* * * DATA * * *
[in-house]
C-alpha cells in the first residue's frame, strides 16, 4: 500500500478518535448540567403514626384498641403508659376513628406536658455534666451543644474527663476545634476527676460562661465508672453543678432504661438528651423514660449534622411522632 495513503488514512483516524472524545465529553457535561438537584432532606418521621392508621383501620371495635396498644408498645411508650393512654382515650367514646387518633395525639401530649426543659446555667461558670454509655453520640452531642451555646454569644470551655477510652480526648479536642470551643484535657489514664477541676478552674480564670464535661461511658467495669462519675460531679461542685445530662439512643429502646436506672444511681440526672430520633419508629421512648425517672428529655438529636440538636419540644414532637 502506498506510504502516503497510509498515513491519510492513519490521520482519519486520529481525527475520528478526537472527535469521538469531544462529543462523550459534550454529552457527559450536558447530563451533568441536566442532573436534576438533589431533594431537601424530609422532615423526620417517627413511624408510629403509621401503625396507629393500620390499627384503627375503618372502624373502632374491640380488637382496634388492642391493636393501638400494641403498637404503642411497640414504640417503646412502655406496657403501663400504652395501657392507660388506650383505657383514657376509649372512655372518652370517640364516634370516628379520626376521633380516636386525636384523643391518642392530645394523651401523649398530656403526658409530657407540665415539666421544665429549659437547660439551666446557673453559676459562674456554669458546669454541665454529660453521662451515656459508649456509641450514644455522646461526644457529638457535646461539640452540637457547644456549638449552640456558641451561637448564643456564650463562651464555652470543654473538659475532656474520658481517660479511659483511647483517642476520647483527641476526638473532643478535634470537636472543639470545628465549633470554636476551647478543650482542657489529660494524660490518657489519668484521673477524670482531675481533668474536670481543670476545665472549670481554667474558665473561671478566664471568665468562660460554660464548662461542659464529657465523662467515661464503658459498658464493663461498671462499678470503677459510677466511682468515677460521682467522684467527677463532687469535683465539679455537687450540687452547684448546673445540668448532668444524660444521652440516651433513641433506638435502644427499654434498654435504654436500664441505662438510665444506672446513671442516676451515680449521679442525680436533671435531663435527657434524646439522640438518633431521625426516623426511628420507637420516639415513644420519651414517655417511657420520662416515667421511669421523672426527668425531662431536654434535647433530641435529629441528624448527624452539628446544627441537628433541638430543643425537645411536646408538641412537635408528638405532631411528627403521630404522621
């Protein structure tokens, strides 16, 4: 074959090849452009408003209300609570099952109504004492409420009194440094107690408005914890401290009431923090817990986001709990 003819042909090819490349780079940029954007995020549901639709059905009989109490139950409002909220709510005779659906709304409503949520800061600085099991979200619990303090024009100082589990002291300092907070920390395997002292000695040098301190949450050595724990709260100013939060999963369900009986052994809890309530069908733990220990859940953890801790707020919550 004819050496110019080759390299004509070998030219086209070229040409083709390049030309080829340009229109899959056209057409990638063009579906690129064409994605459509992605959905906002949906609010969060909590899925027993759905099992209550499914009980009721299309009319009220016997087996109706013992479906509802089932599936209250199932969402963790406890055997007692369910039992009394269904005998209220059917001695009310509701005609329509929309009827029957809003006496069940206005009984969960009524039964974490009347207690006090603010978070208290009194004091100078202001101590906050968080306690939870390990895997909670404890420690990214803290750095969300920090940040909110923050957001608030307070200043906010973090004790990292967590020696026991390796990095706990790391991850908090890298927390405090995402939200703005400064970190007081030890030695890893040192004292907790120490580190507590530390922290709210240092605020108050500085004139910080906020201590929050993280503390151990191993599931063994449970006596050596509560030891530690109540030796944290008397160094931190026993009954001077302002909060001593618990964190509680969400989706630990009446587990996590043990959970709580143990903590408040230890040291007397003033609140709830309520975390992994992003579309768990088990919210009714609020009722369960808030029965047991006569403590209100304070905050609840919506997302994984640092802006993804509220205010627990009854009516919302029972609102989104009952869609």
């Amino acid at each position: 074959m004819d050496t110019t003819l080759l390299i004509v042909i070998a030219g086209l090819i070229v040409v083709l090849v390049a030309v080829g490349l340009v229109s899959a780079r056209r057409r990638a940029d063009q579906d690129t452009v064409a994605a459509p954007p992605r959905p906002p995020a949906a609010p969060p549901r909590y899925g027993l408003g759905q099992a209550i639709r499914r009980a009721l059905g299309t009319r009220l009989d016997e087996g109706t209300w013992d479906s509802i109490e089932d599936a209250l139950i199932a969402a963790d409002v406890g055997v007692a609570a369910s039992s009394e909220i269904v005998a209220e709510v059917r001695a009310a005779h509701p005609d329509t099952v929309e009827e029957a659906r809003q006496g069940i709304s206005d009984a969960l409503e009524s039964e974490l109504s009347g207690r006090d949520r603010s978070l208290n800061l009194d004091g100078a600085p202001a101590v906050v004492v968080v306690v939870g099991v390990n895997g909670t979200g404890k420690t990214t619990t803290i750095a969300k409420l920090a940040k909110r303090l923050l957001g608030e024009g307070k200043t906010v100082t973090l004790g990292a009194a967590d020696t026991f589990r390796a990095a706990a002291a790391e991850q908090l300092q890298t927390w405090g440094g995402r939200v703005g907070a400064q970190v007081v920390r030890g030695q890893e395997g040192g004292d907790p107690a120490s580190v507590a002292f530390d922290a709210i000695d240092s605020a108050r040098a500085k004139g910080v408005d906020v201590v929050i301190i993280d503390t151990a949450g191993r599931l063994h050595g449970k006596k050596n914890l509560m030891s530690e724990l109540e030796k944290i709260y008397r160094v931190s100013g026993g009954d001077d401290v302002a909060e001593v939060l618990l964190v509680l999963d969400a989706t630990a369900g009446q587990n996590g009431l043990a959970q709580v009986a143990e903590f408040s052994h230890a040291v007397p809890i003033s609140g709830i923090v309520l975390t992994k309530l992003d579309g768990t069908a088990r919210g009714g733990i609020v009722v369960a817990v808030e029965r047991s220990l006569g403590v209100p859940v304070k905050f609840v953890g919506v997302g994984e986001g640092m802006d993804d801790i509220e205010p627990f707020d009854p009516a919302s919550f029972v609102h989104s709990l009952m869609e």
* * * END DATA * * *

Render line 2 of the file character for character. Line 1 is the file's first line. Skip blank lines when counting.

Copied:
C-alpha cells in the first residue's frame, strides 16, 4: 500500500478518535448540567403514626384498641403508659376513628406536658455534666451543644474527663476545634476527676460562661465508672453543678432504661438528651423514660449534622411522632 495513503488514512483516524472524545465529553457535561438537584432532606418521621392508621383501620371495635396498644408498645411508650393512654382515650367514646387518633395525639401530649426543659446555667461558670454509655453520640452531642451555646454569644470551655477510652480526648479536642470551643484535657489514664477541676478552674480564670464535661461511658467495669462519675460531679461542685445530662439512643429502646436506672444511681440526672430520633419508629421512648425517672428529655438529636440538636419540644414532637 502506498506510504502516503497510509498515513491519510492513519490521520482519519486520529481525527475520528478526537472527535469521538469531544462529543462523550459534550454529552457527559450536558447530563451533568441536566442532573436534576438533589431533594431537601424530609422532615423526620417517627413511624408510629403509621401503625396507629393500620390499627384503627375503618372502624373502632374491640380488637382496634388492642391493636393501638400494641403498637404503642411497640414504640417503646412502655406496657403501663400504652395501657392507660388506650383505657383514657376509649372512655372518652370517640364516634370516628379520626376521633380516636386525636384523643391518642392530645394523651401523649398530656403526658409530657407540665415539666421544665429549659437547660439551666446557673453559676459562674456554669458546669454541665454529660453521662451515656459508649456509641450514644455522646461526644457529638457535646461539640452540637457547644456549638449552640456558641451561637448564643456564650463562651464555652470543654473538659475532656474520658481517660479511659483511647483517642476520647483527641476526638473532643478535634470537636472543639470545628465549633470554636476551647478543650482542657489529660494524660490518657489519668484521673477524670482531675481533668474536670481543670476545665472549670481554667474558665473561671478566664471568665468562660460554660464548662461542659464529657465523662467515661464503658459498658464493663461498671462499678470503677459510677466511682468515677460521682467522684467527677463532687469535683465539679455537687450540687452547684448546673445540668448532668444524660444521652440516651433513641433506638435502644427499654434498654435504654436500664441505662438510665444506672446513671442516676451515680449521679442525680436533671435531663435527657434524646439522640438518633431521625426516623426511628420507637420516639415513644420519651414517655417511657420520662416515667421511669421523672426527668425531662431536654434535647433530641435529629441528624448527624452539628446544627441537628433541638430543643425537645411536646408538641412537635408528638405532631411528627403521630404522621